Following a trend in autism research suggesting that the core traits of autism are also probably more dynamic than anyone has hitherto appreciated (see here), I might also advance the idea that where issues such as anxiety wane, so to this might have an effect on the core presentation of autism in terms of things like intervention success for example (see here). I might also refer you back to the idea of optimal outcome (OO) in relation to autism and what this might also mean for the presence of psychiatric comorbidity (see here).

The suggestion that certain psychiatric elements however may not be as likely to retreat when it comes to some autism, such as certain types of ADHD and/or major depressive disorder, remains a worrying prospect. As per the Myriam De-la-Iglesia / José-Sixto Olivar discussion piece [3] (see here for my take) on depression and at least some autism, the often far-reaching effects of depression in conjunction with autism is something that really does need to be tackled, and tackled effectively. Not least because of the "high index of depression in this collective emphasises the need to detect suicidal tendencies." A sad but all too real outcome I'm afraid (see here).

I end with a few caveats to bear in mind about the Verheij data: "Results are based on parental interviews in a relatively small sample of individuals with PDD-NOS with an average to high IQ who were referred to one particular center, thus clinicians should make careful considerations regarding their own specific clients, and further research on samples with more phenotypic variation in ASD severity and cognitive ability using multiple informants is needed." That also there were gaps in important variables such as medication history and other more socially-related variables should also be noted.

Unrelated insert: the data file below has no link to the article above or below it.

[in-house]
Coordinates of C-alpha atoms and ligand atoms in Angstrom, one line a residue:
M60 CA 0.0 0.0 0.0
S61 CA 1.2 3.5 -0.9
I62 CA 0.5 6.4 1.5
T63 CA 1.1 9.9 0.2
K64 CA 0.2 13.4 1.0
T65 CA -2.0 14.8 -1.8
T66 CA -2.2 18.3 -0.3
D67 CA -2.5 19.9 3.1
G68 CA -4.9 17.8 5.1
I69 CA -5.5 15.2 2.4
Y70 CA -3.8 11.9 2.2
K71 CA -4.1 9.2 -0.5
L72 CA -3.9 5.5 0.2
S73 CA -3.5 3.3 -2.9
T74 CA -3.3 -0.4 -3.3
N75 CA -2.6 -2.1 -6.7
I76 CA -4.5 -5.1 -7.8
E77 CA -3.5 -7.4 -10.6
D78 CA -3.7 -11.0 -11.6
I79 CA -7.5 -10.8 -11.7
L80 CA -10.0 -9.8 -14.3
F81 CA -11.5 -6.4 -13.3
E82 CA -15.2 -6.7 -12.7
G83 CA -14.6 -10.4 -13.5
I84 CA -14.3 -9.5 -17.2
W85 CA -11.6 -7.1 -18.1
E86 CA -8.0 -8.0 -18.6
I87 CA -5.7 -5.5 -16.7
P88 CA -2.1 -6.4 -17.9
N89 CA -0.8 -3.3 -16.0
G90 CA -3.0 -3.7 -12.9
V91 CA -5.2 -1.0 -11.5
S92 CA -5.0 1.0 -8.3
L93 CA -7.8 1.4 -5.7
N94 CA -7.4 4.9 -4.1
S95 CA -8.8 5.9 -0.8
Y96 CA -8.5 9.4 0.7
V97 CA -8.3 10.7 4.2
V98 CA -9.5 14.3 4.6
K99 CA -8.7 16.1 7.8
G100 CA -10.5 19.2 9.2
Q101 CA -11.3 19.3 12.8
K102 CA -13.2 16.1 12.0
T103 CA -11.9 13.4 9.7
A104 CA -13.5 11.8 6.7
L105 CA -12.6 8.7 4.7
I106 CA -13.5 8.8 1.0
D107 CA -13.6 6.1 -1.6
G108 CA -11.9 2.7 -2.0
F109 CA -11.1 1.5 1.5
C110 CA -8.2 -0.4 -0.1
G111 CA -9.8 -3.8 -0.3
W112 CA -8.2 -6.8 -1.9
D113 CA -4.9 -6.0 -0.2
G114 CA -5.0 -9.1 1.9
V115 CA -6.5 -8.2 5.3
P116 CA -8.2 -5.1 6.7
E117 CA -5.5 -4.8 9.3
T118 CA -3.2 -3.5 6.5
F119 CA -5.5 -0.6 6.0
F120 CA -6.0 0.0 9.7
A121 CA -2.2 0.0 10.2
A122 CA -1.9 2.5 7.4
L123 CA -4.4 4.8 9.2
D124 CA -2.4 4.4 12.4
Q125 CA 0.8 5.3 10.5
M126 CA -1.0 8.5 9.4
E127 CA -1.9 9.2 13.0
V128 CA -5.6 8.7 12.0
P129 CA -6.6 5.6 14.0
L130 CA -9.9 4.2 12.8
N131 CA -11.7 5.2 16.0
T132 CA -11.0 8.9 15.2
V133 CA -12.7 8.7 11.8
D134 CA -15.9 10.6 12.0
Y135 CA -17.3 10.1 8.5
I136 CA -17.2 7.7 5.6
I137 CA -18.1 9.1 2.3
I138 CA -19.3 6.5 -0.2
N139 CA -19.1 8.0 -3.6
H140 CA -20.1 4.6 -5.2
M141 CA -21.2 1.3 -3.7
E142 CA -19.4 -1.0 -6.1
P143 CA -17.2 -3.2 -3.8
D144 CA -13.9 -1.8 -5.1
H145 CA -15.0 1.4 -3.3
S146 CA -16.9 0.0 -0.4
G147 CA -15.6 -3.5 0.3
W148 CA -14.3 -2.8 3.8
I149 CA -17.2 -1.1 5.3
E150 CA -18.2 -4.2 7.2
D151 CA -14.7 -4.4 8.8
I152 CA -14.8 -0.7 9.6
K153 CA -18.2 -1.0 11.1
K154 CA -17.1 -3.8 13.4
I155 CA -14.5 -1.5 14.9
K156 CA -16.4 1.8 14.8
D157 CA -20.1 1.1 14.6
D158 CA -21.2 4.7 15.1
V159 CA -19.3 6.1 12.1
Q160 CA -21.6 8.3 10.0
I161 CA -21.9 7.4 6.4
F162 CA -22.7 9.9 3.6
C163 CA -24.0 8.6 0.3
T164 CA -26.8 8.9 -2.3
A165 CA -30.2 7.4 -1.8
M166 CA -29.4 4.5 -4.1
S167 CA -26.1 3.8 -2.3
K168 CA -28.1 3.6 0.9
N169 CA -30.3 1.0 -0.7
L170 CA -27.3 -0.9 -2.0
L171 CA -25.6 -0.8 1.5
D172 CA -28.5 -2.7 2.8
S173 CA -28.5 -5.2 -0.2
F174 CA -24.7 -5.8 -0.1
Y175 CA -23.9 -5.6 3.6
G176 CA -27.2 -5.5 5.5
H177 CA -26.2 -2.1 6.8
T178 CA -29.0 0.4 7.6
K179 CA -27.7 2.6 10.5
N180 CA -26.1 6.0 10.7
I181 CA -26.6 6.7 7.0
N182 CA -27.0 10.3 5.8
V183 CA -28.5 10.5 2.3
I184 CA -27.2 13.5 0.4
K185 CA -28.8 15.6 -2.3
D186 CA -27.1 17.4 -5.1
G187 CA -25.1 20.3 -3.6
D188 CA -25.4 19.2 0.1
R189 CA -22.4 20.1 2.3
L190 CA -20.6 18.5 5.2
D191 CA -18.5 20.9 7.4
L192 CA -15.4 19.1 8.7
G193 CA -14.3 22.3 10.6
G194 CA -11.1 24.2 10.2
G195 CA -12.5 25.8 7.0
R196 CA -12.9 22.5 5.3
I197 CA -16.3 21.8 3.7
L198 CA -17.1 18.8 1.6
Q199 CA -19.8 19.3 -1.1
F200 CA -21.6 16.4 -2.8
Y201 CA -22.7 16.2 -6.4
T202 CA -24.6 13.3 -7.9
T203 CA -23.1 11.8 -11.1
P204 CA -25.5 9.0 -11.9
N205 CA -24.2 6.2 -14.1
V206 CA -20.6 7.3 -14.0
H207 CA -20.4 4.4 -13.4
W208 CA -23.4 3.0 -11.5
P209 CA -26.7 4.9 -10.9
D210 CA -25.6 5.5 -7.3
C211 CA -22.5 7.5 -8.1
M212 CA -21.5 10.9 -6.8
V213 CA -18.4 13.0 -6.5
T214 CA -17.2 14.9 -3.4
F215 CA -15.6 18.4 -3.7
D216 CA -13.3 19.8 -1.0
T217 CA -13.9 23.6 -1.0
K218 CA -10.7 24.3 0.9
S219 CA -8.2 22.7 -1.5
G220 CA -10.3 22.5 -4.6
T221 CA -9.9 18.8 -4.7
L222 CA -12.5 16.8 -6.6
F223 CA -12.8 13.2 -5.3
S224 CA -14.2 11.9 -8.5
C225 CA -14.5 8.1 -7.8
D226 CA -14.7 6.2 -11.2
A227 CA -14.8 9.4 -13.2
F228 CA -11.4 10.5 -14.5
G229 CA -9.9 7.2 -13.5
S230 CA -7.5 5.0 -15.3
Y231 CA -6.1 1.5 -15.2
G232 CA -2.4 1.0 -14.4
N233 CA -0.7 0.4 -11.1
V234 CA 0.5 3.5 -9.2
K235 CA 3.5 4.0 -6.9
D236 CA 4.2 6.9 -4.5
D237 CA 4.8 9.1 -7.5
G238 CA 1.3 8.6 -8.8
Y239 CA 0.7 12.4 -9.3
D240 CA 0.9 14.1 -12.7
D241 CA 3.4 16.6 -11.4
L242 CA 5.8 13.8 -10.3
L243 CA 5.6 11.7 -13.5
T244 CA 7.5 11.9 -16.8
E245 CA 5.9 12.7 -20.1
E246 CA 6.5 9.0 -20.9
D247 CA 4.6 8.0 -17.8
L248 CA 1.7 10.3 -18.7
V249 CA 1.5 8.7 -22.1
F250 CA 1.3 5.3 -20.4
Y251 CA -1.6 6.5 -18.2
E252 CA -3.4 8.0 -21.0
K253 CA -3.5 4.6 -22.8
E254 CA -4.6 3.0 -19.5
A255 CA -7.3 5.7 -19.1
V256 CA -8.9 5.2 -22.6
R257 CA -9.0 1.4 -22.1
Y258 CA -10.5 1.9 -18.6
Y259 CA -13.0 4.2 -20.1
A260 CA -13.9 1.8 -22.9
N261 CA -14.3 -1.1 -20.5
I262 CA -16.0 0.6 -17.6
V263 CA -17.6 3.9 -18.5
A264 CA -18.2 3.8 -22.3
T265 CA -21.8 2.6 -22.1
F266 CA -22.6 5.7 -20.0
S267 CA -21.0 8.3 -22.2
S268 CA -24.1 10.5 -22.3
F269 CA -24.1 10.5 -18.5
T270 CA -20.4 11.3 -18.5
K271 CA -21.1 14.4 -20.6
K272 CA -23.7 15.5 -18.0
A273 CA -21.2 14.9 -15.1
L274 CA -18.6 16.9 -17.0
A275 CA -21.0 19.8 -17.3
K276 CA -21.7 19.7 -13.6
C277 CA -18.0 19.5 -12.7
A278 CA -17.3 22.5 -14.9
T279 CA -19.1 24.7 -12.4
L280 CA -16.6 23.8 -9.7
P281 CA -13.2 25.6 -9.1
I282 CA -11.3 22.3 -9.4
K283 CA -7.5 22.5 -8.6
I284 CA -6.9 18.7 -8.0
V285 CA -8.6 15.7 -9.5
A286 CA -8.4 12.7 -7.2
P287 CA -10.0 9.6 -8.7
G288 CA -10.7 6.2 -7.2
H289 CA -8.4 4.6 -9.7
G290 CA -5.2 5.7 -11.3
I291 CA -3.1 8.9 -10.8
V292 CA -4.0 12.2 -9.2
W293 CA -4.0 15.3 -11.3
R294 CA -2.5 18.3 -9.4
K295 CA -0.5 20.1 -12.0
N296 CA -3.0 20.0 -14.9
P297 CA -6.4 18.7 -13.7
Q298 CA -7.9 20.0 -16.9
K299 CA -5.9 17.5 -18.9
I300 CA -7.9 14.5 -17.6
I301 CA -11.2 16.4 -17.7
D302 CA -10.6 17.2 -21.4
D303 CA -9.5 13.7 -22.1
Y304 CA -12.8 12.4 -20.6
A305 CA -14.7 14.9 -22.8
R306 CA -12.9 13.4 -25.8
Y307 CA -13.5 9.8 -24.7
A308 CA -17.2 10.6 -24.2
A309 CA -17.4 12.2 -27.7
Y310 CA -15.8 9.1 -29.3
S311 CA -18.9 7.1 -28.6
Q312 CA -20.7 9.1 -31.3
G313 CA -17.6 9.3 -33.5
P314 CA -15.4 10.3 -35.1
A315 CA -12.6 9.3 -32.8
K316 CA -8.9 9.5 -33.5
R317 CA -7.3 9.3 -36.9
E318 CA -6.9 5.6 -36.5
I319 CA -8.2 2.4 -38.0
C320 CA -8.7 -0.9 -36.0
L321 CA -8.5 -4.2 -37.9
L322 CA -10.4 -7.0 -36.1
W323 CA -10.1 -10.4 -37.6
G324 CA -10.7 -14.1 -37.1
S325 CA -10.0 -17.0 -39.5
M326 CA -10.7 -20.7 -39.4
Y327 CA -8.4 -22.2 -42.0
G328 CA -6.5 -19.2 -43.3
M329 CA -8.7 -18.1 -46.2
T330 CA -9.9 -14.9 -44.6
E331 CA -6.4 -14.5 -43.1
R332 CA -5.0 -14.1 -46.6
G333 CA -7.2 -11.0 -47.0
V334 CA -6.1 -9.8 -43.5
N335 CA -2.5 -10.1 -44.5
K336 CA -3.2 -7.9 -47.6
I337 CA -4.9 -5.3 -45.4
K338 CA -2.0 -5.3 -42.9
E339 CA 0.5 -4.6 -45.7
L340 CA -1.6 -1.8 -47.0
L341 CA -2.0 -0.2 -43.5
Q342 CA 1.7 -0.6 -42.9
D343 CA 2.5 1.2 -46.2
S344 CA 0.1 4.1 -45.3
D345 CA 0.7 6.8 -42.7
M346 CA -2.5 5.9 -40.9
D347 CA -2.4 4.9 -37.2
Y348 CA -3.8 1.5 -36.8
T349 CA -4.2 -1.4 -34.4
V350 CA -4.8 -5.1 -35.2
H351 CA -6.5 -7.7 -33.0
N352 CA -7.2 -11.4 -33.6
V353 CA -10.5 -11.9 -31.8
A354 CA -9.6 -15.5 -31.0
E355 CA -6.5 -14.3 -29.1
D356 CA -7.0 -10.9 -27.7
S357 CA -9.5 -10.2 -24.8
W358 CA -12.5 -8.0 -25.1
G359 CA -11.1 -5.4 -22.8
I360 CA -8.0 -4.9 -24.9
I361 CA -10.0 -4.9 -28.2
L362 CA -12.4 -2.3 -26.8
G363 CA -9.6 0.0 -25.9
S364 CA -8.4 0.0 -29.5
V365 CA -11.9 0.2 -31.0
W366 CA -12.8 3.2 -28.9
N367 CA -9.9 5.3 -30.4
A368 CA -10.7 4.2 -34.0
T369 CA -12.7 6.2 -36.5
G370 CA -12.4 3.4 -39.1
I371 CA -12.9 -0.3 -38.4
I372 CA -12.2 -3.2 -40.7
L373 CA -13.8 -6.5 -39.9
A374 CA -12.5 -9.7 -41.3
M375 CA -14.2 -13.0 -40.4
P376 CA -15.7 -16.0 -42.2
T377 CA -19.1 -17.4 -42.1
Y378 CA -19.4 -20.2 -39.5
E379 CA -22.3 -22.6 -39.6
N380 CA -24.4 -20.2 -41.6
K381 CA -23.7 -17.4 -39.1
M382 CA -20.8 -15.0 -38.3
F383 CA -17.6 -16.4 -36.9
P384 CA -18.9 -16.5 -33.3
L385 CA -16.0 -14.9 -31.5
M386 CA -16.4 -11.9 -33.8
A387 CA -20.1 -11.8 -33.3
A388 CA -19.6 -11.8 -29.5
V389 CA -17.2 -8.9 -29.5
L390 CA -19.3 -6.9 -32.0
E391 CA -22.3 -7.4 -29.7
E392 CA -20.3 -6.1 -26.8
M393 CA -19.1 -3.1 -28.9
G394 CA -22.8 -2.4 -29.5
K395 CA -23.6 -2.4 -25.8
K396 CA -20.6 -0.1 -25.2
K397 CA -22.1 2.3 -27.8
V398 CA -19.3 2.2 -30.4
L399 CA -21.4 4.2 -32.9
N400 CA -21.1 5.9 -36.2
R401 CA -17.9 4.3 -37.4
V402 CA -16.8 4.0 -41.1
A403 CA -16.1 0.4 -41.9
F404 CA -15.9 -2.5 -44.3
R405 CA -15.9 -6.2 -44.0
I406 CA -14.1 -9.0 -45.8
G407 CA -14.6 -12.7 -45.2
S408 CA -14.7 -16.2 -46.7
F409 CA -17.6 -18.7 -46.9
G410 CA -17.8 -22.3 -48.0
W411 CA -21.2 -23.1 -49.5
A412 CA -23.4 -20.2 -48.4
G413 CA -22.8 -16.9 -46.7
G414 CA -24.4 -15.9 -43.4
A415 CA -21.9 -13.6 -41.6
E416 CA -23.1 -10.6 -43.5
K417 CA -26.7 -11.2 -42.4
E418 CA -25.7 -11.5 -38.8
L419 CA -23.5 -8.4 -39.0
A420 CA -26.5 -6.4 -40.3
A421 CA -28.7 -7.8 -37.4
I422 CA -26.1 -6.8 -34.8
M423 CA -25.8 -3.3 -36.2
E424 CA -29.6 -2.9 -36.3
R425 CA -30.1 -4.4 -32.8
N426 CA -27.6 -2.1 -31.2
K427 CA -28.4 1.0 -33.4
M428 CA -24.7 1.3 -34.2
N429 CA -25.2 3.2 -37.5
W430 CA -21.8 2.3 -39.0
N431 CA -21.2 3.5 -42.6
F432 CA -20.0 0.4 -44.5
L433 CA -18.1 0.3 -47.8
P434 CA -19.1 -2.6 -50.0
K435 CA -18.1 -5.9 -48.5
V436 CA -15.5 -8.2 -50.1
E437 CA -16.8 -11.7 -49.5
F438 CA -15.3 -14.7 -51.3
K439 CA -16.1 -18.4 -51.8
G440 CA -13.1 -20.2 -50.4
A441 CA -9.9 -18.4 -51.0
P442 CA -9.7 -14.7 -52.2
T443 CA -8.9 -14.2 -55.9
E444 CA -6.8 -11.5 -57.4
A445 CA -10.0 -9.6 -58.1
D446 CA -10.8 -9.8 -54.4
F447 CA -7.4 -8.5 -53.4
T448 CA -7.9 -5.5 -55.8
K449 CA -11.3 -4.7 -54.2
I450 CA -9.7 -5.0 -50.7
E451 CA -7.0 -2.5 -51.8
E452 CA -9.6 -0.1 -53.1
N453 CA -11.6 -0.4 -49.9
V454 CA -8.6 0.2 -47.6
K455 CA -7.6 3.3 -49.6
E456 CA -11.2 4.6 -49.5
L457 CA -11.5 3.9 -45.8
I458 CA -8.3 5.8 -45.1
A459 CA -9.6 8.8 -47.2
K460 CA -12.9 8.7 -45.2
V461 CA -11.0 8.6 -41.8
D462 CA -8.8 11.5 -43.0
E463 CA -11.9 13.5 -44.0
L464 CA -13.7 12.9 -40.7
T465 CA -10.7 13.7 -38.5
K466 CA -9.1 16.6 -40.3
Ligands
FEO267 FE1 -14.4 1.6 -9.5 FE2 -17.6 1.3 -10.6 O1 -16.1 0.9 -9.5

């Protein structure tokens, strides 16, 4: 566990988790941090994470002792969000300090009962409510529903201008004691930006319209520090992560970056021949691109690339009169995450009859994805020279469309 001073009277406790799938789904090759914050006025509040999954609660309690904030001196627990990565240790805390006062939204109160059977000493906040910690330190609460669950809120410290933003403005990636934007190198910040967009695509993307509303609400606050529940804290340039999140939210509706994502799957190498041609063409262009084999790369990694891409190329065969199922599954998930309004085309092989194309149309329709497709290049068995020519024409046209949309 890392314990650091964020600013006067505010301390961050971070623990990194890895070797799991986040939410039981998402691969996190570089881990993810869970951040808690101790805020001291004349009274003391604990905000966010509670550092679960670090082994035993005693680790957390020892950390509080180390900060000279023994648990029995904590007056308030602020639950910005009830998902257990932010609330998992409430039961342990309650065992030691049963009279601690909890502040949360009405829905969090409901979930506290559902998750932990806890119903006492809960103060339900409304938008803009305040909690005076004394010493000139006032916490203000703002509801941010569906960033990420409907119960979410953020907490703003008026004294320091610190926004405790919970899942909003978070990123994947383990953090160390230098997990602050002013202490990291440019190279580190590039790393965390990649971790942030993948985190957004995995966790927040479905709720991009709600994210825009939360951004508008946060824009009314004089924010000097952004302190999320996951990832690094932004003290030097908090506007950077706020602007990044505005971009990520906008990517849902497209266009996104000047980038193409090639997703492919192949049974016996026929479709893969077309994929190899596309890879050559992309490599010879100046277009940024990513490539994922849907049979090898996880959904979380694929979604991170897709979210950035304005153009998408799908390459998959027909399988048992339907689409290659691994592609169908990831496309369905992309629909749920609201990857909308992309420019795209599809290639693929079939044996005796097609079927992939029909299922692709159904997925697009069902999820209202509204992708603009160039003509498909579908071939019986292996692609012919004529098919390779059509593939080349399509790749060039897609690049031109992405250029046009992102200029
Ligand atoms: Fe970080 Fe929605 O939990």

Still, this kind of longitudinal research is the kinda thing that autism science really needs to do a lot more of, allied to the idea that psychiatric comorbidity is probably over-represented when it comes to the label of autism [4].

To close, the Japanese trailer for the next Star Wars instalment has some new scenes to tantalise...


[1] Verheij C. et al. The Stability of Comorbid Psychiatric Disorders: A 7 Year Follow Up of Children with Pervasive Developmental Disorder-Not Otherwise Specified. J Autism Dev Disord. 2015 Oct 12.

[2] Louwerse A. et al. ASD Symptom Severity in Adolescence of Individuals Diagnosed with PDD-NOS in Childhood: Stability and the Relation with Psychiatric Comorbidity and Societal Participation. J Autism Dev Disord. 2015 Sep 22.

[3] De-la-Iglesia M. & Olivar JS. Risk Factors for Depression in Children and Adolescents with High Functioning Autism Spectrum Disorders. ScientificWorldJournal. 2015;2015:127853.

[4] Russell AJ. et al. The mental health of individuals referred for assessment of autism spectrum disorder in adulthood: A clinic report. Autism. 2015 Oct 15. pii: 1362361315604271.


ResearchBlogging.org Verheij C, Louwerse A, van der Ende J, Eussen ML, Van Gool AR, Verheij F, Verhulst FC, & Greaves-Lord K (2015). The Stability of Comorbid Psychiatric Disorders: A 7 Year Follow Up of Children with Pervasive Developmental Disorder-Not Otherwise Specified. Journal of autism and developmental disorders PMID: 26456972